Wait by Frank Partnoy
TRY this thought experiment. A friend says: "Let's get together in the next couple of weeks, when you have some time on your hands."
Unless you are retired, the idea of having time on your hands would probably strike you - as it does me - as quaint, something from a different generation. No one has time, you have to make time.
Everything about us is happening fast and then faster. To buy this book fast used to mean getting it speed couriered to you overnight, now it can be delivered in seconds to your Kindle.
We want our food fast, our meeting fast, our decisions fast, our internet fast, and even our cricket condensed from days to hours.
Is this good or bad? Clearly, it depends on the consequences. Playing a concerto faster is awful, and faster internet speed is great.
The value of law and finance Professor Frank Partnoy's book lies in its concern with a more profound consequence of our fast culture, the effect on our decision-making.
I have long held the view that the reason so many bad decisions are made in business is more a consequence of deciding too quickly rather than deciding incorrectly.
Let's start with dating. No longer do you have to wait to be introduced to your friend's friend, you can post a picture of yourself on a dating site and search it for others looking for a date.
The key to choosing who to date is usually the picture, and the key to choosing the picture is the "five F's: Face, Full body, Fun, Friends, and Family in that order."
Based on the picture, we will make a decision as to who we wish to know and who we don't. And then you meet the person and are amazed how much can be done on Photoshop.
To get to know a person requires sensing them live, feeling for compatibility and chemistry. This why Irene LaCota, president of It's Just Lunch, a dating service, does not allow photos on her site; the decisions they facilitate are just too fast and, often, just too wrong.
Drawing on leading edge neuroscience and behavioural economics, Professor Partnoy shows why the best decisions are made after a pause, even if the pause is nothing more than a nanosecond.
Wimbledon champions Jimmy Connors and Chris Evert are champions because they are able to pause before returning a serve.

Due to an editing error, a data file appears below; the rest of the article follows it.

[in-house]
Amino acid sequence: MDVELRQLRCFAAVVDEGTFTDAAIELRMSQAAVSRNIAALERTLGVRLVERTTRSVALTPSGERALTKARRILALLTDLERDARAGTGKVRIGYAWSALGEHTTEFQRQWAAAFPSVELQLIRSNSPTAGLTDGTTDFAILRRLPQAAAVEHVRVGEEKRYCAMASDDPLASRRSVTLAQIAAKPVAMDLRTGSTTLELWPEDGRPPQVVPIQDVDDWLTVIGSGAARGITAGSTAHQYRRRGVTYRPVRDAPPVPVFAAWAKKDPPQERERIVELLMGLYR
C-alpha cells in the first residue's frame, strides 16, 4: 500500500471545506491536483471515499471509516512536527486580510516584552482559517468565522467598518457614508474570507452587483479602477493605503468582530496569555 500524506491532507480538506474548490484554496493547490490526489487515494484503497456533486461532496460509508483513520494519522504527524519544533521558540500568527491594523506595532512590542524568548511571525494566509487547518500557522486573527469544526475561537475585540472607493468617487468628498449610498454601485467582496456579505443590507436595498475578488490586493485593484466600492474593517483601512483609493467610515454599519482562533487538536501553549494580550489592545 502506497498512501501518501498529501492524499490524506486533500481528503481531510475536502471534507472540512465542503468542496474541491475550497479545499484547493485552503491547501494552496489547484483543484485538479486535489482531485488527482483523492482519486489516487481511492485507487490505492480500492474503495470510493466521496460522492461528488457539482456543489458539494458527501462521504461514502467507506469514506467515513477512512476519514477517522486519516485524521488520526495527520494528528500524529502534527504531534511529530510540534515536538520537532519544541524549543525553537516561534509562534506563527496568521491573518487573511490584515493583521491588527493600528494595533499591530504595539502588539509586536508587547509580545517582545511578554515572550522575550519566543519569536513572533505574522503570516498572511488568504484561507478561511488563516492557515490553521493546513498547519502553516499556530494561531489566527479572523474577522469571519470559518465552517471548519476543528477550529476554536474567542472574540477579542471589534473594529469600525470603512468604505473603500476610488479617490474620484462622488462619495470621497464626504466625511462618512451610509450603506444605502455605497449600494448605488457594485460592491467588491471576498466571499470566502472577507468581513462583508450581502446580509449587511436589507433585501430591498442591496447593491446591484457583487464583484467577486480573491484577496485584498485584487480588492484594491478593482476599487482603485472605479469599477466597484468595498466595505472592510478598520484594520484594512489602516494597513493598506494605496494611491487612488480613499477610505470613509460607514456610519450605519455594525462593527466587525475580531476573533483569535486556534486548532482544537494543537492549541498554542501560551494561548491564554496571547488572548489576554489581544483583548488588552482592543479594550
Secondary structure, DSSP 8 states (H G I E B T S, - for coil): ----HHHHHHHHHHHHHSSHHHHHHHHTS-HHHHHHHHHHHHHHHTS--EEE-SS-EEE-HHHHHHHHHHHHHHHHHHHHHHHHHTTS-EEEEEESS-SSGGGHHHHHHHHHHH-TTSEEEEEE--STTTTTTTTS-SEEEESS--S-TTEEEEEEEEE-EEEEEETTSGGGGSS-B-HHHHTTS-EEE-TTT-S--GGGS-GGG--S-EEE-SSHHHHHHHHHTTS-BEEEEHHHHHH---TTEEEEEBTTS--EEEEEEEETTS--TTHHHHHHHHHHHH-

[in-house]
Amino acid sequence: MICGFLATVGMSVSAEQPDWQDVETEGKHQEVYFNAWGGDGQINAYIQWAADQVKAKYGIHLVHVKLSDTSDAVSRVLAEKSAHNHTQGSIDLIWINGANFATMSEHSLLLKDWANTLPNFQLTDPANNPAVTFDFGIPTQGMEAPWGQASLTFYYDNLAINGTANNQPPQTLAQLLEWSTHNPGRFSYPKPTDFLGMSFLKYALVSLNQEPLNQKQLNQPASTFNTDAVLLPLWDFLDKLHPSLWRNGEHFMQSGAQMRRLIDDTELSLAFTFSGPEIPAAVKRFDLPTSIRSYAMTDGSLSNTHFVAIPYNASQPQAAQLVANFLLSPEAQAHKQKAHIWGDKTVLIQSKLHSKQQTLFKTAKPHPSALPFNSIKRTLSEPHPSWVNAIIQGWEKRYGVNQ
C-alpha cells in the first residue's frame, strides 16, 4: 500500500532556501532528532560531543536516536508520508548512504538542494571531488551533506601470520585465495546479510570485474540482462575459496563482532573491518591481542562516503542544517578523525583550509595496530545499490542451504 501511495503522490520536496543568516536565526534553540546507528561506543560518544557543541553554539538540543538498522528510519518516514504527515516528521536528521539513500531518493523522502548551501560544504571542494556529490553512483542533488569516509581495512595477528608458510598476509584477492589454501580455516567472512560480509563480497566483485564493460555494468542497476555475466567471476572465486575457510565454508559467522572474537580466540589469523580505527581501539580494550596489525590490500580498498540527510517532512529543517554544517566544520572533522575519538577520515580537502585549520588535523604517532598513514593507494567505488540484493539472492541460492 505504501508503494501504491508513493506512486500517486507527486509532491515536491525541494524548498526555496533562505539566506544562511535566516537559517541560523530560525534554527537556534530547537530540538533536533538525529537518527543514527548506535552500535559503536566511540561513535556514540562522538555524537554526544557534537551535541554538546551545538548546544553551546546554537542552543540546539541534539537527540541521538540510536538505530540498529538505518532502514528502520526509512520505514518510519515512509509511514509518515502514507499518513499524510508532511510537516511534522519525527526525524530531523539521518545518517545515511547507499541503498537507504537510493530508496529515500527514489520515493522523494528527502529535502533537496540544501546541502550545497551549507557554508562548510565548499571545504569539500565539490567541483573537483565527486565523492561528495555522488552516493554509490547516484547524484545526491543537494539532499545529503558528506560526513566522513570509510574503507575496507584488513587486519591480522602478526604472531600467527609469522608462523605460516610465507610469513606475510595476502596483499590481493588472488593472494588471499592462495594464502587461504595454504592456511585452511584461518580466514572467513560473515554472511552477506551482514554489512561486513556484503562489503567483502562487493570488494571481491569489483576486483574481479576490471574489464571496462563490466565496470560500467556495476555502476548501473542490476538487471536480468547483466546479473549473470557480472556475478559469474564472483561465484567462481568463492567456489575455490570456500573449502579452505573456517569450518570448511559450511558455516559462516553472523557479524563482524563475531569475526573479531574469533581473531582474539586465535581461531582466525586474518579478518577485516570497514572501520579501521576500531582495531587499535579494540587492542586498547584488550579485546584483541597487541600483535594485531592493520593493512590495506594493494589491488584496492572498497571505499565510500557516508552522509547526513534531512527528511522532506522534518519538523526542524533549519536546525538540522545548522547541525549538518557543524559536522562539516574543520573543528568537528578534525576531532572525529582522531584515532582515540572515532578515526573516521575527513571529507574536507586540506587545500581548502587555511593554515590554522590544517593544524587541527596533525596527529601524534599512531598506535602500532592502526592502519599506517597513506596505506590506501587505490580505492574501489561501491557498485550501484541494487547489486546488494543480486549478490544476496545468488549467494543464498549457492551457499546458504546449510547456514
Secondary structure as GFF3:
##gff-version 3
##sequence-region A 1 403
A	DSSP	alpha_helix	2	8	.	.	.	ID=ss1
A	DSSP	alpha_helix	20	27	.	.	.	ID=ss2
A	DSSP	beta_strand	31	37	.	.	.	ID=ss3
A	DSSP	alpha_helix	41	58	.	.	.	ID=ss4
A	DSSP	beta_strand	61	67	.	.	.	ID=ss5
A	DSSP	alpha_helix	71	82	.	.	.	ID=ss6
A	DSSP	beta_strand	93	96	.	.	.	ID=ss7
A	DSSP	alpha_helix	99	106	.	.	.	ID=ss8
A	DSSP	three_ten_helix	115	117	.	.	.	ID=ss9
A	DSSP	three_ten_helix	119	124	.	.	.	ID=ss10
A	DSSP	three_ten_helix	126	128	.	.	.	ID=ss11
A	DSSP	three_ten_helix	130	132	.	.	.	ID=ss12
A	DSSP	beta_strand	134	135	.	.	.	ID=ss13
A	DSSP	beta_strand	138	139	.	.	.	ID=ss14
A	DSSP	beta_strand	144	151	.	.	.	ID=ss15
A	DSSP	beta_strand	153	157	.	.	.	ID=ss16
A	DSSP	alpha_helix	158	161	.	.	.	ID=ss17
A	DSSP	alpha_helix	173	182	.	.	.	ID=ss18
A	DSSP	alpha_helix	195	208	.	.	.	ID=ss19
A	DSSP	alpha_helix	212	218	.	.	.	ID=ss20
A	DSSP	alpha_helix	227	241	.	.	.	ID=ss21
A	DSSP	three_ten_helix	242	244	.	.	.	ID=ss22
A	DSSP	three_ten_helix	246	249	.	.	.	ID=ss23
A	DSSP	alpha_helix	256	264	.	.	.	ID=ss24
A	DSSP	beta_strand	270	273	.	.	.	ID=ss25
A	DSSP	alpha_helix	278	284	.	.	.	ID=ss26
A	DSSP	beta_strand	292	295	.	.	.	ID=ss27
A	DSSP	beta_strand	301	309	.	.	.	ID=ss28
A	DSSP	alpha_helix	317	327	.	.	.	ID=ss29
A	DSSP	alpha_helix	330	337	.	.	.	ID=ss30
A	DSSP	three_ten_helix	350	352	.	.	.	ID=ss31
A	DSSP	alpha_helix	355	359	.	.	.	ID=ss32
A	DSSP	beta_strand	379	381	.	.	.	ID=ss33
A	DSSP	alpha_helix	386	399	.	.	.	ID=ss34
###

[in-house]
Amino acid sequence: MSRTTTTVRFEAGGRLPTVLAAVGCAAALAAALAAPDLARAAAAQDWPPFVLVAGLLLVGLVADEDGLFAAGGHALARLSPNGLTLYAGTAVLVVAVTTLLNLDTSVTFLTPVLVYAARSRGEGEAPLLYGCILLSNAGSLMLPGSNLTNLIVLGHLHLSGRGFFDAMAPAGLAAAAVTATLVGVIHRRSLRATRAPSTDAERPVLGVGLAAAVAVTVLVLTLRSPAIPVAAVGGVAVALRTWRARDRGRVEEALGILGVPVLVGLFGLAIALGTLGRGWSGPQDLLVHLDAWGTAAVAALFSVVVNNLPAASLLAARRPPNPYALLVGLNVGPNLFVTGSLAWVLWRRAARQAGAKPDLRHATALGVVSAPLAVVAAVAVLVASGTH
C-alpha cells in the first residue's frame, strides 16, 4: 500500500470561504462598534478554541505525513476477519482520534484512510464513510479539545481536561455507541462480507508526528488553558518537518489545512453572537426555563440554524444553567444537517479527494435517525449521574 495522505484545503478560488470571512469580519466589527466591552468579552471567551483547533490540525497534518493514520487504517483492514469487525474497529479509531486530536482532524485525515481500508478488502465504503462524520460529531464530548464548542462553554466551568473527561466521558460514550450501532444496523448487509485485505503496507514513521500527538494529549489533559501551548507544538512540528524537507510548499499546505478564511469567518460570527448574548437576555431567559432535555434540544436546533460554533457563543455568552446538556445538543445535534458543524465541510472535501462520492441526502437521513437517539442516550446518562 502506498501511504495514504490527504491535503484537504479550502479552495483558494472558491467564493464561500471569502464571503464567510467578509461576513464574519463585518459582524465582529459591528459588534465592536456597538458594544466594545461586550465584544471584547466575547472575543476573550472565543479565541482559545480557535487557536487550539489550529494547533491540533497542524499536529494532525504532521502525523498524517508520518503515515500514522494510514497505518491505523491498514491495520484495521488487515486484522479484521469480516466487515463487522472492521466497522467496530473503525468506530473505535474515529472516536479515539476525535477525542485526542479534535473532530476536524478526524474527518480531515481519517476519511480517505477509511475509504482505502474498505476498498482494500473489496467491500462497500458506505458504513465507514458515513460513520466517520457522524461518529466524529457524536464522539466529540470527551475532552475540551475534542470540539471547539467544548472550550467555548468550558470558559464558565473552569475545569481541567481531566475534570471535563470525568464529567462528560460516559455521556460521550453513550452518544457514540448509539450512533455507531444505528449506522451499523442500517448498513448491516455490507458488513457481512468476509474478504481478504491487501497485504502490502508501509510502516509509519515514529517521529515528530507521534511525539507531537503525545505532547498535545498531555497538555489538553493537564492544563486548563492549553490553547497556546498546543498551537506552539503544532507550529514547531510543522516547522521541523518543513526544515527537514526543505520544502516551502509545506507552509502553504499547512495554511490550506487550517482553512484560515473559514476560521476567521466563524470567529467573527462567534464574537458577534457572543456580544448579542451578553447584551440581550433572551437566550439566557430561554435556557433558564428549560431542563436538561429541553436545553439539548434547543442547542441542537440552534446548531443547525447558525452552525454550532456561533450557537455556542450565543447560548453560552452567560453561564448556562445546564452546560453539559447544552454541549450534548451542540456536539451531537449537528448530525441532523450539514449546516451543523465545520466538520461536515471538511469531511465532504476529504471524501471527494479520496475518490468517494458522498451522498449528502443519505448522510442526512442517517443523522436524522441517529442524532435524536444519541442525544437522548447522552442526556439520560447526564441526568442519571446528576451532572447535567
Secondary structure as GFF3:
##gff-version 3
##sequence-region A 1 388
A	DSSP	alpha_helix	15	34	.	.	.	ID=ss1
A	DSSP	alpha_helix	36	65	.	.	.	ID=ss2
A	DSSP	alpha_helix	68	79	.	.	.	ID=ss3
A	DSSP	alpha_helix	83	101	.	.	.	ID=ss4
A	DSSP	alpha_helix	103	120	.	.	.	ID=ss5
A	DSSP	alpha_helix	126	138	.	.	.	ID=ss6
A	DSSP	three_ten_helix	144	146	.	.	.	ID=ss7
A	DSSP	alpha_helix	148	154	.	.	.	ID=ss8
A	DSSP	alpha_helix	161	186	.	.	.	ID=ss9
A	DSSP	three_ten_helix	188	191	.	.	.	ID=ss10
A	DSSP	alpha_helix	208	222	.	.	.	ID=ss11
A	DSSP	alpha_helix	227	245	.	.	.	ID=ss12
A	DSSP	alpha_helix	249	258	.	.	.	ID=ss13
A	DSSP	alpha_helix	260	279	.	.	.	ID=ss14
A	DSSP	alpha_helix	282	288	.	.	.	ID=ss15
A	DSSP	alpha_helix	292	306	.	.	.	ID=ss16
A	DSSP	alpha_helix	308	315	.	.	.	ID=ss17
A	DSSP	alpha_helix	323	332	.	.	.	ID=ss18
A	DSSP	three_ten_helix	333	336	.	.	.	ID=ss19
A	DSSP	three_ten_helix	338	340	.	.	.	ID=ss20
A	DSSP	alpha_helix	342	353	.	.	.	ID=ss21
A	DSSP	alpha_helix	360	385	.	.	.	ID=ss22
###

What they have mastered is the ability to adjust their bodies, so that they will be able to return the ball correctly in the four to five hundred nanoseconds between the ball connecting with the racket of the server and the time they will need to hit the return.
It takes about 200 milliseconds for the eye to note where on the racket the server's ball connects and then 100 milliseconds later the ball must be returned. In this time, the truly great can "pause" and assess where the ball will be headed and adjust their bodies accordingly.
As brief as it is it is, nevertheless, a moment to assess.
Throughout this engaging book are studies and descriptions of "delay specialists", people whose success is predicated on not acting, or acting slowly, rather than responding rapidly.
At one extreme is the billionaire investor Warren Buffett who is compared to a baseball player waiting for the right ball to hit, with no compulsion to avoid hitting the many that are thrown at him.
This enables him to delay the decision to swing until the right time. In a baseball game the hitter doesn't have the luxury of not hitting, but the best delay the decision so they can think (very fast) until the minimum required time to hit arrives.
Contrast this with the obsession with speed in the field of equity trading, and at least consider whether a little slower wouldn't be a little better. (Partnoy brings evidence to show it is.)
In his book Blink Malcolm Gladwell addresses the not dissimilar issue of how people make lightning fast decisions that are right, but comes to a significantly different conclusion.
This focuses on "expert knowledge", the ability to skip steps in the thinking process and still arrive at the right answer. Partnoy reaches the conclusion that it is the waiting, the pause, that allows for assessment that facilitates the better decision.
What Partnoy has on his side is a solid body of neuroscientific support.
The inability to wait until the minimum required time to act is a common cause of investment, business and social errors. Taking the extra millisecond (in the case of tennis players,) the extra hours to come to a decision about a person, as a date or an employee, or delaying a business decision for days is clearly an advantage.
The challenge is to know when and for how long one can wait without adverse consequences.
If nothing else, this interesting book will have you reconsidering whether waiting might not be a good idea the next time you need to make a significant decision.
Readability: Light ---+- Serious
Insights: High -+--- Low
Practicality: High ---+- Low
*Ian Mann of Gateways consults internationally on leadership and strategy.